by Kaitlyn Ranze
Until Nav.it, I was in the Bermuda Triangle of money management – caught between the islands of “YOLO” and “I need to save more.”
The funny thing about “you only live once” is that you still have to be able to afford it. To treat myself, travel more, and live my best life, I had to come to terms with saving more.
Here are my best tips for retraining the way your brain thinks, so you can manage money better, save more, and stress a little less.
First, understand your relationship with money
What does it mean to have a relationship with money?
It means understanding your personal money story and how it has influenced your views about money. It also means being honest about your money habits and working to change those that aren’t serving you. Finally, it means consciously choosing how you want to relate to money in your life.
A healthy relationship with money starts with a foundation of self-awareness and ends with making choices, like buying a home.
Answering your “why”
Your “why” is your motivation – the reason you started saving in the first place. It impacts your persistence and intensity while you’re stacking paper, and it’s the necessary reminder to recover if (and when) $hit happens.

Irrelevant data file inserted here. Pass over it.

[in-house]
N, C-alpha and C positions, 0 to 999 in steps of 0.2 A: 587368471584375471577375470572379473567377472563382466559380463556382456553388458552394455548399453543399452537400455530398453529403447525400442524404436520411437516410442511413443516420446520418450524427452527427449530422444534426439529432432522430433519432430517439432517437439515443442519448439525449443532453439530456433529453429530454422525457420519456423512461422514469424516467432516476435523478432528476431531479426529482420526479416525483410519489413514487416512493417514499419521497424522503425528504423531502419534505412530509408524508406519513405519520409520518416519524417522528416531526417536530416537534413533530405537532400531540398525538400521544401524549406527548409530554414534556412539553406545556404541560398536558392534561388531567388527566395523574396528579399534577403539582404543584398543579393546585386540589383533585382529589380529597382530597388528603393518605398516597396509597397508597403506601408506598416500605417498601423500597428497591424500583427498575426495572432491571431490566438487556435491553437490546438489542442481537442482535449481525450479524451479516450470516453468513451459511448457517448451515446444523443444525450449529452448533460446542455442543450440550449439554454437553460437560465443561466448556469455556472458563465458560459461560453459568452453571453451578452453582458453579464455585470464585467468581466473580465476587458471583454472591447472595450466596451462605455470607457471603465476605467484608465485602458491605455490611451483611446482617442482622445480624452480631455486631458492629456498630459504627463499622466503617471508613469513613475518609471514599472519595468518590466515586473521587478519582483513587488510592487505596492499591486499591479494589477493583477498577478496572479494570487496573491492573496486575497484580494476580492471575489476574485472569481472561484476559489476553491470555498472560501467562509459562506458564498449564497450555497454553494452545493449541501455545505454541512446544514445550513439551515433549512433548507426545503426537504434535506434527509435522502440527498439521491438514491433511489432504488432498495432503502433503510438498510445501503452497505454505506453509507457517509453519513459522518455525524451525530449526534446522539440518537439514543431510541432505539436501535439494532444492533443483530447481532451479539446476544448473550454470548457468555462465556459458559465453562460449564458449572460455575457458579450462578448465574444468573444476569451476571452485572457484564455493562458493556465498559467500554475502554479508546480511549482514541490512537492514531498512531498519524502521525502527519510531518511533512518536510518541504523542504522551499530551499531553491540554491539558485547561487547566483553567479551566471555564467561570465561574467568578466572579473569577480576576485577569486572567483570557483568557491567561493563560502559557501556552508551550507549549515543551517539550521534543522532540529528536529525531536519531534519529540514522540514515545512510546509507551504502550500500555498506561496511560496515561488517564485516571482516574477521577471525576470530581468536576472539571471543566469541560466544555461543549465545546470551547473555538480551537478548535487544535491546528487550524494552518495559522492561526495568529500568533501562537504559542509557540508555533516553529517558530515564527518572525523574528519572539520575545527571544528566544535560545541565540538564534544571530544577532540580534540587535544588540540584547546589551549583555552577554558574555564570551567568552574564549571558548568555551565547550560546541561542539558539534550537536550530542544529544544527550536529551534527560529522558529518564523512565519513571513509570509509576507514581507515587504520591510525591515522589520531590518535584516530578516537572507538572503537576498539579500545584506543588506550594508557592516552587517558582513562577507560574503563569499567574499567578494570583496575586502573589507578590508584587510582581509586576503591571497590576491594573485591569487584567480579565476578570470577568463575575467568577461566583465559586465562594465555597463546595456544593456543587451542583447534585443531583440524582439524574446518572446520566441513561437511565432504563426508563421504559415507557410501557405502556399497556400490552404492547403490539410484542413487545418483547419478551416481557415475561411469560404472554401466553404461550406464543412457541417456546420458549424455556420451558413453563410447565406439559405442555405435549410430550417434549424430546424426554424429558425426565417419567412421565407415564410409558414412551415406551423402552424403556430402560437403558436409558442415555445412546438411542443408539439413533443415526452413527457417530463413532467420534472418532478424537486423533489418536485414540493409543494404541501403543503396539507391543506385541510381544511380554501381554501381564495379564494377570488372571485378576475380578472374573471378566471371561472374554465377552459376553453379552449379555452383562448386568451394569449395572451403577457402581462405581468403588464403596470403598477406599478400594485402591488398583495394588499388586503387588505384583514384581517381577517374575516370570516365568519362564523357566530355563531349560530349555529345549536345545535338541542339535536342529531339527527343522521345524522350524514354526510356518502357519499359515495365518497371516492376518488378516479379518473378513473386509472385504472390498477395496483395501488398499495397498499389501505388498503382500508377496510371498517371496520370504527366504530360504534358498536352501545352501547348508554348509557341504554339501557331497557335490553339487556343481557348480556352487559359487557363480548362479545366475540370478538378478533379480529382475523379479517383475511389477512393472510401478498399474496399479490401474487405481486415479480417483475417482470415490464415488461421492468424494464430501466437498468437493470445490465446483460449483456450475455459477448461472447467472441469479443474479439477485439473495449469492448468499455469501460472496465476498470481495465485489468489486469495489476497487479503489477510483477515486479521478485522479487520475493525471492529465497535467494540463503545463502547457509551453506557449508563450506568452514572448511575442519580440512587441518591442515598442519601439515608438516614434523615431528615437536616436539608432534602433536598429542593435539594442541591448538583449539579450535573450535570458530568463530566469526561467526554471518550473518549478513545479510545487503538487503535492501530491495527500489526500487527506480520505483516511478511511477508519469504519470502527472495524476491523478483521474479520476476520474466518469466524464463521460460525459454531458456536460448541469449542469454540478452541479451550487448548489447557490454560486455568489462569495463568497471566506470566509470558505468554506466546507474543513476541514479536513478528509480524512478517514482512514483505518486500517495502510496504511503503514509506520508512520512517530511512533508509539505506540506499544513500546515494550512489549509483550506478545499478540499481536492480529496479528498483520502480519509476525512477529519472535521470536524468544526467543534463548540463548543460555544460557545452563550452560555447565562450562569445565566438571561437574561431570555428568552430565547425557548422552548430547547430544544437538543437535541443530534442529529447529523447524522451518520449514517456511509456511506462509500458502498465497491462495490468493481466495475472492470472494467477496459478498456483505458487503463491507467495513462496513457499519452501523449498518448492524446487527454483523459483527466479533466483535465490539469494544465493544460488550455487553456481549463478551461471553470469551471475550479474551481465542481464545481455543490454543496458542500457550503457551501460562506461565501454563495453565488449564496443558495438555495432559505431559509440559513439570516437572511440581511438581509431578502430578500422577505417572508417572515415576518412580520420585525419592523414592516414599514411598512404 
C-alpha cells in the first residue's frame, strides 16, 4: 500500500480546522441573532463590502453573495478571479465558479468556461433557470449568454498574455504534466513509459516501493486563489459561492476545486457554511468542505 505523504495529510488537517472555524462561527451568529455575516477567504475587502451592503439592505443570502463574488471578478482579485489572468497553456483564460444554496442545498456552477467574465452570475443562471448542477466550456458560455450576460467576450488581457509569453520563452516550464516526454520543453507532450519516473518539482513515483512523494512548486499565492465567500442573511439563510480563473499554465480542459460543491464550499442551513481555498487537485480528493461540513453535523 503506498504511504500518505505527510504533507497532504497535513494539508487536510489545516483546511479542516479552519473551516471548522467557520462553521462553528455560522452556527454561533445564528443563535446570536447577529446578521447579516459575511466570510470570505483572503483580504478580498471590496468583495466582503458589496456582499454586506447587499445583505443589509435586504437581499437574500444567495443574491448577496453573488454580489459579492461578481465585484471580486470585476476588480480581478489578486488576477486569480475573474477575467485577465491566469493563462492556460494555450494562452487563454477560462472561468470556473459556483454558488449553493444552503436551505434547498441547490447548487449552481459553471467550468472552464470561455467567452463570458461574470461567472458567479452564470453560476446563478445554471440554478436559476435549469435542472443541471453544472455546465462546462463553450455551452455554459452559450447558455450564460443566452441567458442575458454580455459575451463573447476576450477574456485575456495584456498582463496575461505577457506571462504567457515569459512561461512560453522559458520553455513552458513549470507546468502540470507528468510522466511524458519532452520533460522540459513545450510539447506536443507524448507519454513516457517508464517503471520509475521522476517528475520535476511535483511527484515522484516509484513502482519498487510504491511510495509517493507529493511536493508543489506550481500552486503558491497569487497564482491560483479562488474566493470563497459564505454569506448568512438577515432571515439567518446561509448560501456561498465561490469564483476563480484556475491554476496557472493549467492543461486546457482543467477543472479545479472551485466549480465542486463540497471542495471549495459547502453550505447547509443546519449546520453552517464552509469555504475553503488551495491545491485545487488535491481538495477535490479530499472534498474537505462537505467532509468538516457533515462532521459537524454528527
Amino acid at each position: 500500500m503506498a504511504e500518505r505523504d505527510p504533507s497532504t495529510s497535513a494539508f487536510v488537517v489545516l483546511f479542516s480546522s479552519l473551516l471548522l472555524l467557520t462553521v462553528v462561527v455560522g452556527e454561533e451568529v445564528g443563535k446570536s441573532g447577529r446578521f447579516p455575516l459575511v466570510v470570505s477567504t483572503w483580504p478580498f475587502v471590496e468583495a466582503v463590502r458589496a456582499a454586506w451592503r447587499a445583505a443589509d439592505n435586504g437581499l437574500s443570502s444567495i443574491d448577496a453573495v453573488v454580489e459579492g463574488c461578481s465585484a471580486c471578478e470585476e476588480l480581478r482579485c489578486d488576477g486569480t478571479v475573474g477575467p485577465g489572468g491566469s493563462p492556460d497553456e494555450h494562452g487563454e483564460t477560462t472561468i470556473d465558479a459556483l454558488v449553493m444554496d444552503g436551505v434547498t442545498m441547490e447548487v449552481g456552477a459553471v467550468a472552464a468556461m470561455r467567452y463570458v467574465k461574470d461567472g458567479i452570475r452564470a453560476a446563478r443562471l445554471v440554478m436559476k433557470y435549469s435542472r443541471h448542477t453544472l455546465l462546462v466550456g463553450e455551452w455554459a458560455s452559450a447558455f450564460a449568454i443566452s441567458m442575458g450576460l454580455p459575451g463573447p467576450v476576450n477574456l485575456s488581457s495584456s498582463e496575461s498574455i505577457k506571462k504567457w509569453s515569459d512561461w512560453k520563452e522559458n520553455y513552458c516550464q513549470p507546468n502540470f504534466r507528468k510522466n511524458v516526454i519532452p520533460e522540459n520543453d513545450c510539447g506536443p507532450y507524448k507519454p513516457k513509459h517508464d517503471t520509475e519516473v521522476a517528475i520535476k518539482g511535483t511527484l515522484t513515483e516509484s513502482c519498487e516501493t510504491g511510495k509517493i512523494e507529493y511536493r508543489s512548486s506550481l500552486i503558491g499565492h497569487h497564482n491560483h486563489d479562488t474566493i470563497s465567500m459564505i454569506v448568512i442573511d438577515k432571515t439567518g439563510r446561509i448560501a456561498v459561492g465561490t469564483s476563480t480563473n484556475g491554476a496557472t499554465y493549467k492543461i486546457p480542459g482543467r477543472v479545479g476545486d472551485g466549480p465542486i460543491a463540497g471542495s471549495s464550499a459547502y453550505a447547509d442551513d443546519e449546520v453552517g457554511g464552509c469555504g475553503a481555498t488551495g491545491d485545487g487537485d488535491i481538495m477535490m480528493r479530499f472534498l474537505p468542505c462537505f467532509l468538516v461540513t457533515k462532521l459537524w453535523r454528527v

Whether it’s a future, more prosperous you, or a short-term savings goal like a vacation, defining your “why” keeps you motivated. Figure it out.
Practice money mindfulness
Money mindfulness is a term used to describe the practice of being mindful or attentive about how we save and spend. Most of the following tips are ways of practicing money mindfulness.
Write it down
According to Forbes, “People who vividly describe or picture their goals are anywhere from 1.2 to 1.4 times more likely to successfully accomplish their goals than people who don’t.”
This might feel woo-woo, but you’re doing more than manifesting a positive financial outcome. You’re setting a savings goal with intention.
Track what you’re spending (and not saving)
According to a poll from Gallup, two-thirds of Americans don’t track their monthly spending.
Pulling off the band-aid: How are you going to save anything if you don’t know what you’re spending?
Tracking your spending gives insights into your spending habits, directly impacting your saving.